Radio astronomy uses extremely sensitive radio antennas to detect very faint radio signals of cosmic origin. It is highly susceptible to interference by unwanted emissions from other radiocommunication services in nearby or even distant spectrum bands. To minimise such interference, radio astronomy antennas are usually placed in remote locations. The radio astronomy service is the only entirely passive radiocommunication service defined by the ITU-R.
The Australian Radiofrequency Spectrum Plan contains specific radio astronomy allocations covering areas of the spectrum of particular astronomical importance. These allocations cover a relatively small part of the spectrum, whereas significant cosmic radio emissions occur over the whole radio spectrum. Hence, radio astronomy facilities often operate in bands not specifically allocated to the radio astronomy service.
The Mid West Radio Quiet Zone
The Australian Communications and Media Authority (the ACMA) established Australia's first Radio Quiet Zone (RQZ) on 11 April 2005. The RQZ aims to maintain the current ‘radio-quietness’ of a site in remote Western Australia (near Boolardy Station, around 200 km East of Meekatharra). The area has very low levels of radiofrequency energy because of its low population and remote location. The RQZ is intended to facilitate the development and use of new radio astronomy technologies at that location, and is the central core of the Australian component of the international Square Kilometre Array (SKA) project.
In the period since 2005, the Murchison Radio astronomy Observatory (MRO) has been developed at the centre of the RQZ. Major national and international radio astronomy projects already under construction at that site include:
- the Australian SKA Pathfinder telescope - a testing facility for Square Kilometre Array technology (see www.atnf.csiro.au for more details)
- the Murchison Widefield Array (MWA) telescope (see www.mwatelescope.org for more details.
The ACMA introduced several measures to protect radioastronomy services in the RQZ, including a frequency band plan, coordination arrangements and licence conditions.
Radiocommunications (Mid West Radio Quiet Zone) Frequency Band Plan 2011
The band plan, introduced in July 2011, outlines the purpose for which spectrum may be used within 150 km of the MRO. It also defines geographic zones, applying to the frequency range 70 MHz to 25.25 GHz, as follows:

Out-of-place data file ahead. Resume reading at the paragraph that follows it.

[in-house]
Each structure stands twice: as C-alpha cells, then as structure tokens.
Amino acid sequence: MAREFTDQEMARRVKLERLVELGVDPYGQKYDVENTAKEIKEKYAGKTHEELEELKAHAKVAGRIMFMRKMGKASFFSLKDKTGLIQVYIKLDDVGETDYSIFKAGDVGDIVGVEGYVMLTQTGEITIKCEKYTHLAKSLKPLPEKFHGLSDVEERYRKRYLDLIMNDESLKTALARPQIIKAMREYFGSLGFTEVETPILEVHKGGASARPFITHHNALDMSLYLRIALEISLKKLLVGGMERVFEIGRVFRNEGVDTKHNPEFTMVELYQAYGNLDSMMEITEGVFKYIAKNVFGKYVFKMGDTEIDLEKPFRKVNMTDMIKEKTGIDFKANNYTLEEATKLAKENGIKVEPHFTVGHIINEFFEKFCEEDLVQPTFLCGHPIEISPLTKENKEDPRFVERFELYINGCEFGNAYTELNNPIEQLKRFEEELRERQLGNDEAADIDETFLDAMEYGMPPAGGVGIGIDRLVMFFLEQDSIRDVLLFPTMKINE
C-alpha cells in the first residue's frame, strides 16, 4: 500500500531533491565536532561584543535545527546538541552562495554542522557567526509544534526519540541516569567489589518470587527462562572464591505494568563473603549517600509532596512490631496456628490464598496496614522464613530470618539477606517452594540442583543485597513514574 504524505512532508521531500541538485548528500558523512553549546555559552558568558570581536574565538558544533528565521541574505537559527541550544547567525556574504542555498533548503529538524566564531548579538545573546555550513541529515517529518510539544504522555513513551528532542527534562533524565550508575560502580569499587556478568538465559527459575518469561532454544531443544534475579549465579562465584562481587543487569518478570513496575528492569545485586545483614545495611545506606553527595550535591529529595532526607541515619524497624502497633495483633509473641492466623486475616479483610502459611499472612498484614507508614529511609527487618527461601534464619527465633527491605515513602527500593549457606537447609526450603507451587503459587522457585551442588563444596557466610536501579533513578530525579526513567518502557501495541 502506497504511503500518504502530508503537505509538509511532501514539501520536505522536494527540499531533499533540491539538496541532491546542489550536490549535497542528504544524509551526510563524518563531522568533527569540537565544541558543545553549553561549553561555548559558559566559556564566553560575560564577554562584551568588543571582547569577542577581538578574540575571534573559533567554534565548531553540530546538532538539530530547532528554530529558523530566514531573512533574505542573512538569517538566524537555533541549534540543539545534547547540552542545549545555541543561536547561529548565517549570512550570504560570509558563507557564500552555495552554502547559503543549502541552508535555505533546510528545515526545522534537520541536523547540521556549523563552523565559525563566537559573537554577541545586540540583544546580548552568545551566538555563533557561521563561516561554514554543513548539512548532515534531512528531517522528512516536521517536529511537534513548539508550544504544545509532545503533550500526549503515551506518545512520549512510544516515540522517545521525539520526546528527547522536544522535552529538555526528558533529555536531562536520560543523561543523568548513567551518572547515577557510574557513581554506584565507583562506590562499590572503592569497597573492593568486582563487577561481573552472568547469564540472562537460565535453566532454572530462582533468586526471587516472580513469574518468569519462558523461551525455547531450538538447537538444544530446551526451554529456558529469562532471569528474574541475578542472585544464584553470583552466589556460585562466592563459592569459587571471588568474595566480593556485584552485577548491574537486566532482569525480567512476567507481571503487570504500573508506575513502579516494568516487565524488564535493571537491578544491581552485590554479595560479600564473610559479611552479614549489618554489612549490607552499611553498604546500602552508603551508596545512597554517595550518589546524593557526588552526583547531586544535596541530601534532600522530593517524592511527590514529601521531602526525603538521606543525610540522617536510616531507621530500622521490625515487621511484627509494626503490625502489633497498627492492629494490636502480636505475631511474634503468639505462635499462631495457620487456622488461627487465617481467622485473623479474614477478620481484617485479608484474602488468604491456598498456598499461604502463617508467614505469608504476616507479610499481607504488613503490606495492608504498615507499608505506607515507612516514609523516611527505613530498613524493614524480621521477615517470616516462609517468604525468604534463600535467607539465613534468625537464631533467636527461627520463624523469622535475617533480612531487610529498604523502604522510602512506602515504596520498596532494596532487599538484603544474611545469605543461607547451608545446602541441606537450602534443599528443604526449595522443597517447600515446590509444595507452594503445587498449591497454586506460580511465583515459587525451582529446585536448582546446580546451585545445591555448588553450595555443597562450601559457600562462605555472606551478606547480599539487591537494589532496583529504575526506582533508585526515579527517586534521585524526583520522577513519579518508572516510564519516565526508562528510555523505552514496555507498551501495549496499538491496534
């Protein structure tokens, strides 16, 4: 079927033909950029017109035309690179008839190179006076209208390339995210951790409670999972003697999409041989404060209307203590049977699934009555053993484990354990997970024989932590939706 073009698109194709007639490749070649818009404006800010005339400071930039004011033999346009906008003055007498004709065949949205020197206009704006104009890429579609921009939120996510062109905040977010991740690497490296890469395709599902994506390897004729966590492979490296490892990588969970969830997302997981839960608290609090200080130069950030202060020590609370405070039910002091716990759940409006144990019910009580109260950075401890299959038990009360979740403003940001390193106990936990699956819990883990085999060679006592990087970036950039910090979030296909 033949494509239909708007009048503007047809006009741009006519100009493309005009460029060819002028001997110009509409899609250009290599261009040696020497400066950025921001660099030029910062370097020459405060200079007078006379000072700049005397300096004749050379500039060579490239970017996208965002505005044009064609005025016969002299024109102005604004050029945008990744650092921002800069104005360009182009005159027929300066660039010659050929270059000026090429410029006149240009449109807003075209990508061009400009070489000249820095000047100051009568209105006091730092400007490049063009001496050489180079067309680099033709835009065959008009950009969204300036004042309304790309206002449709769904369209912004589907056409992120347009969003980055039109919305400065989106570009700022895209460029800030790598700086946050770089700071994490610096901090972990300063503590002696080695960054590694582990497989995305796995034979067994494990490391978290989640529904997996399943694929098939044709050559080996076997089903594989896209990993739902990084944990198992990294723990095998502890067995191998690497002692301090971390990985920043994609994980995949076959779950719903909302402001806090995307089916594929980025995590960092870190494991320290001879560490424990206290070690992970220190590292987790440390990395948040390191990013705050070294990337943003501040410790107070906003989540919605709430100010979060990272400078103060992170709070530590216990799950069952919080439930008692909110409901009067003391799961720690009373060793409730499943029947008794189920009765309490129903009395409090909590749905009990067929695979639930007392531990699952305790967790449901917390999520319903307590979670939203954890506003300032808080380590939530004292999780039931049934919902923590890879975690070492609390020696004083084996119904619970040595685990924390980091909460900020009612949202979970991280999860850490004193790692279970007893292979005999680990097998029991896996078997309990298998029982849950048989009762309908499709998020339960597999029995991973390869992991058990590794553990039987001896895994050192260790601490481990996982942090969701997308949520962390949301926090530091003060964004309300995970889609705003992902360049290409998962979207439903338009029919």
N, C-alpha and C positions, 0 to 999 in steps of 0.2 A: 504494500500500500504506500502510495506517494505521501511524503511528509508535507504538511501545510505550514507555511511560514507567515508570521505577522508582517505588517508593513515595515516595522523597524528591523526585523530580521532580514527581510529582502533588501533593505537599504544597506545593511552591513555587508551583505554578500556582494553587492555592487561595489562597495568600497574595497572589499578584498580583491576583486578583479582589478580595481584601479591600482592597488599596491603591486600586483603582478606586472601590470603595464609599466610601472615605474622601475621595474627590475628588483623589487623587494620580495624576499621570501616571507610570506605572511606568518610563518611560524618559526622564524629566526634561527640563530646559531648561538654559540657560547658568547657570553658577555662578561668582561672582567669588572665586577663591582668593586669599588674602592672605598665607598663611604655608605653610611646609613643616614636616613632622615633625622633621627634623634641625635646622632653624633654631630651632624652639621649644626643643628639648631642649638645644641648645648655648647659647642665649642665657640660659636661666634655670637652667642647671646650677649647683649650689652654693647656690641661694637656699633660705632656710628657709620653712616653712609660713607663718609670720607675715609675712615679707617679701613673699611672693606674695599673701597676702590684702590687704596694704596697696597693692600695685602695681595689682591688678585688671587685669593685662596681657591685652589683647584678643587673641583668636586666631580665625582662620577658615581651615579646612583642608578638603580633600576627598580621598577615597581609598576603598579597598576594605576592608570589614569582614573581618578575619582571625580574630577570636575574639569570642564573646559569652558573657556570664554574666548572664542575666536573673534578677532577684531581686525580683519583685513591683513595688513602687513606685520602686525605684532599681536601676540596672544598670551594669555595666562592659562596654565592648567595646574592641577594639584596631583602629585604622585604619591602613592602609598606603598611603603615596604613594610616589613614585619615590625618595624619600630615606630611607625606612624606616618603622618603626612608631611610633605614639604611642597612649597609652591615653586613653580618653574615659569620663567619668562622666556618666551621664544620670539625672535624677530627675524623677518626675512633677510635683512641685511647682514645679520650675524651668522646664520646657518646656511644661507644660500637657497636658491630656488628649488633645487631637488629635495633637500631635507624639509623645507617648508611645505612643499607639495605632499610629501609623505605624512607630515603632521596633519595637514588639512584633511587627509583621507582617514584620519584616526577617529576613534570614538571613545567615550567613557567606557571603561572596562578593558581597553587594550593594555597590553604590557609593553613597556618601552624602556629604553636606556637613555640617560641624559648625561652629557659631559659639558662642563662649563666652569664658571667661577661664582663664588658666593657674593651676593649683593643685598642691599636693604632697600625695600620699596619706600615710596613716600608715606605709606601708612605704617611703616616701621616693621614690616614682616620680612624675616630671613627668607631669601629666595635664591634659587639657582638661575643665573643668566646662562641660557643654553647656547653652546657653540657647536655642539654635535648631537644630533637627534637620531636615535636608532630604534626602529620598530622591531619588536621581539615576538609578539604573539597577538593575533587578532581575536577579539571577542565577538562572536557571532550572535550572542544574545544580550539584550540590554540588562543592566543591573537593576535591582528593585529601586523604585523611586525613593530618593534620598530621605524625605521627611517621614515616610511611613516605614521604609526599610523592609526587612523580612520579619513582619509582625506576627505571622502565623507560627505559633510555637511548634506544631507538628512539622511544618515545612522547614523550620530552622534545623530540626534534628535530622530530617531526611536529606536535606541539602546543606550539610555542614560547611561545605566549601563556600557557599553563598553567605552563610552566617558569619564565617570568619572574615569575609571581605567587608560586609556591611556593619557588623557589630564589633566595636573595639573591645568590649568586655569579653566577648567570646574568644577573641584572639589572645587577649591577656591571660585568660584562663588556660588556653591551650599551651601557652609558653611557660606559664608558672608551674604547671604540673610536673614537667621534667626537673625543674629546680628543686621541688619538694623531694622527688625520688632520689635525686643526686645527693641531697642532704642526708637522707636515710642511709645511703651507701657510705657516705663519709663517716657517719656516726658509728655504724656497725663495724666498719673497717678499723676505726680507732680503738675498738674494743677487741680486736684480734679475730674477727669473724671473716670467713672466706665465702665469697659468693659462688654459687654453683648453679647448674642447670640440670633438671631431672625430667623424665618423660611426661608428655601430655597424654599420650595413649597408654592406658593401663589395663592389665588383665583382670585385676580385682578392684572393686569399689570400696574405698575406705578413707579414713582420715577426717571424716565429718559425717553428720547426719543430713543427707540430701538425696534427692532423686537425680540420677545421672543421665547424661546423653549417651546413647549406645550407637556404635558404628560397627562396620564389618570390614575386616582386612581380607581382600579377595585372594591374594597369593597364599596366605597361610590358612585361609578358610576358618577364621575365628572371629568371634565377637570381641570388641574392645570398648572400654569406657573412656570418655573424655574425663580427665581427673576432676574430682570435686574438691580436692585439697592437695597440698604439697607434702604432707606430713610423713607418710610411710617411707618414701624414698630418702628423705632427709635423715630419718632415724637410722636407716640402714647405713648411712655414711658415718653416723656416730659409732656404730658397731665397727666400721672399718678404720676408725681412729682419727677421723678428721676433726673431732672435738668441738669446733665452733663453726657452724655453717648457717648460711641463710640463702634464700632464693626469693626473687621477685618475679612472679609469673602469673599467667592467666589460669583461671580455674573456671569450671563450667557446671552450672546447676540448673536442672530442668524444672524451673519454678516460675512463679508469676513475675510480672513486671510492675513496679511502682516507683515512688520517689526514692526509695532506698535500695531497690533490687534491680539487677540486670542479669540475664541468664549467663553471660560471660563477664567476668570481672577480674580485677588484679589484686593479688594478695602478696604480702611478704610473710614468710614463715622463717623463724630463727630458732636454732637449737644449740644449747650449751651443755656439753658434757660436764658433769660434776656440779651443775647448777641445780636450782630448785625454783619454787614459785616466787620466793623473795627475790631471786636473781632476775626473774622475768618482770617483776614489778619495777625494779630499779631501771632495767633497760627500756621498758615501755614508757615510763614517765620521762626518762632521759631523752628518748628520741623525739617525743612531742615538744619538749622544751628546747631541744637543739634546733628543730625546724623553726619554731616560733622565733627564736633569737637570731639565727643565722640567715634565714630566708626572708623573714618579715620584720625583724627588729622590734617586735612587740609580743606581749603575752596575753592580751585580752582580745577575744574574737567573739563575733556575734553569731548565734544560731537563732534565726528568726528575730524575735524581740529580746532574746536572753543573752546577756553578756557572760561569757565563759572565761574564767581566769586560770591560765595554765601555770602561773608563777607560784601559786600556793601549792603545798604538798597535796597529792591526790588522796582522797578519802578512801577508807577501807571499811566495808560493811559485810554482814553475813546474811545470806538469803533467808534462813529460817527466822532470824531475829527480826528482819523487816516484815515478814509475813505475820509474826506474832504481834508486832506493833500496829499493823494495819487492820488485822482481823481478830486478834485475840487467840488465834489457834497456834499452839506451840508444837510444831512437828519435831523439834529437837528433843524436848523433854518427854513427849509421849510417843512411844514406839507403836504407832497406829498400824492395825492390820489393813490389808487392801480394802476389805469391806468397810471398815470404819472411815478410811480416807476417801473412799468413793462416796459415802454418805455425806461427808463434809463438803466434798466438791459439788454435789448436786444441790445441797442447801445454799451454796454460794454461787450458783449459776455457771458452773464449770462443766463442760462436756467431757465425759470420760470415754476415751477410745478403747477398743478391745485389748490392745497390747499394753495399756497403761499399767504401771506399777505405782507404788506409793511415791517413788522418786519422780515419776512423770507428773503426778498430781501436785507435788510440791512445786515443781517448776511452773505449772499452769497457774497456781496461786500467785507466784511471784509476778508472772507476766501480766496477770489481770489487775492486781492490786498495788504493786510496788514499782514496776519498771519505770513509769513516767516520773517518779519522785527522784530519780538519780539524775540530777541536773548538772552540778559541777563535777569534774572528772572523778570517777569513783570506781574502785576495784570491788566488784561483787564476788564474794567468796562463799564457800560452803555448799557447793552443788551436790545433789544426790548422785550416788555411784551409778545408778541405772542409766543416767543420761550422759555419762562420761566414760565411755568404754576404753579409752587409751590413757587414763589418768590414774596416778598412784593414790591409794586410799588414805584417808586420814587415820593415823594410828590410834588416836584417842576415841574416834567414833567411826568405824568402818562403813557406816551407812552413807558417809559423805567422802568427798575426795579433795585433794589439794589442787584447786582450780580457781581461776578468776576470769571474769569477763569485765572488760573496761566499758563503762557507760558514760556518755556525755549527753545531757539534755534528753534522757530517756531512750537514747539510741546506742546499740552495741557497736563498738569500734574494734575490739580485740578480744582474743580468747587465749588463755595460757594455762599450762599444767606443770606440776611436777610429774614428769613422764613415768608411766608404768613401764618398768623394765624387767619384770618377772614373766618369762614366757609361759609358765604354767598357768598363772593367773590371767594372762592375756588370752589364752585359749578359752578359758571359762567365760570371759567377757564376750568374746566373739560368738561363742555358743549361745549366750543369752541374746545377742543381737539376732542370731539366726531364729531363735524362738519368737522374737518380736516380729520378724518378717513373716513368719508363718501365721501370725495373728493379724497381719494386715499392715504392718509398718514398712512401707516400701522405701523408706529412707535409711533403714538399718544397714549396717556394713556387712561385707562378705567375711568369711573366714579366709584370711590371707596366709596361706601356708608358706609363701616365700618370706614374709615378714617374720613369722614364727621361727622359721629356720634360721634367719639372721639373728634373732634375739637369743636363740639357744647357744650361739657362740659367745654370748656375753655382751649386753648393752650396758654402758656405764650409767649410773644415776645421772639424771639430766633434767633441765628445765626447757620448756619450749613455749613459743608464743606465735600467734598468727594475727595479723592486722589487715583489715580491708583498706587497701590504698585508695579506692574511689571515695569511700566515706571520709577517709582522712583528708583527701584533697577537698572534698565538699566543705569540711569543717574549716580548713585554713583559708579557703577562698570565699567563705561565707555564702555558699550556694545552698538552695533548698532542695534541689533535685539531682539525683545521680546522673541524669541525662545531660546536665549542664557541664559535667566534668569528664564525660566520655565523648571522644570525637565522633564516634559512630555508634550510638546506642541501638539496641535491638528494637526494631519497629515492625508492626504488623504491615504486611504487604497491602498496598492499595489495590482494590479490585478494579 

- Inner zone: Within 70km of the MRO, radioastronomy services are the primary service in the zone, with any other services deemed to be secondary. Applicants for new apparatus licences must consult with the MRO before applying for a licence.
- Outer zone: The new outer zone would operate within a radius of 70-150km from the MRO. In practical terms, licence applications in this zone will be considered in light of the spectrum plan and the relevant licence condition but licence applicants must consult with the MRO.
Radiocommunications Assignment and Licensing Instruction (RALI) MS32
In December 2014, the ACMA updated RALI MS32 Coordination of Apparatus Licensed Services Within the Mid West Radio Quiet Zone. The RALI was developed to refine the Radio Quiet Zone initially created by Spectrum Embargo 41, which is now also defined by the band plan. Embargo 41 was also updated to reflect the distances set out in the band plan. For more information, see IFC 32/2013.
Prospective frequency assignments for transmitters that lie within the scope of the RALI (up to 260km from centre of the RQZ) are analysed to determine whether the use of the planned transmitter might produce signal levels above prescribed thresholds at the MRO. If the analysis finds that potential signals are above the prescribed threshold then the licensee must take reasonable measures to reduce the signal level reaching the centre of the RQZ, or within 50km of the centre, to below the threshold levels. For example, transmitter antennas may be modified, alternative transmitter locations may be used to take advantage of terrain shielding, or transmitter EIRP may be reduced.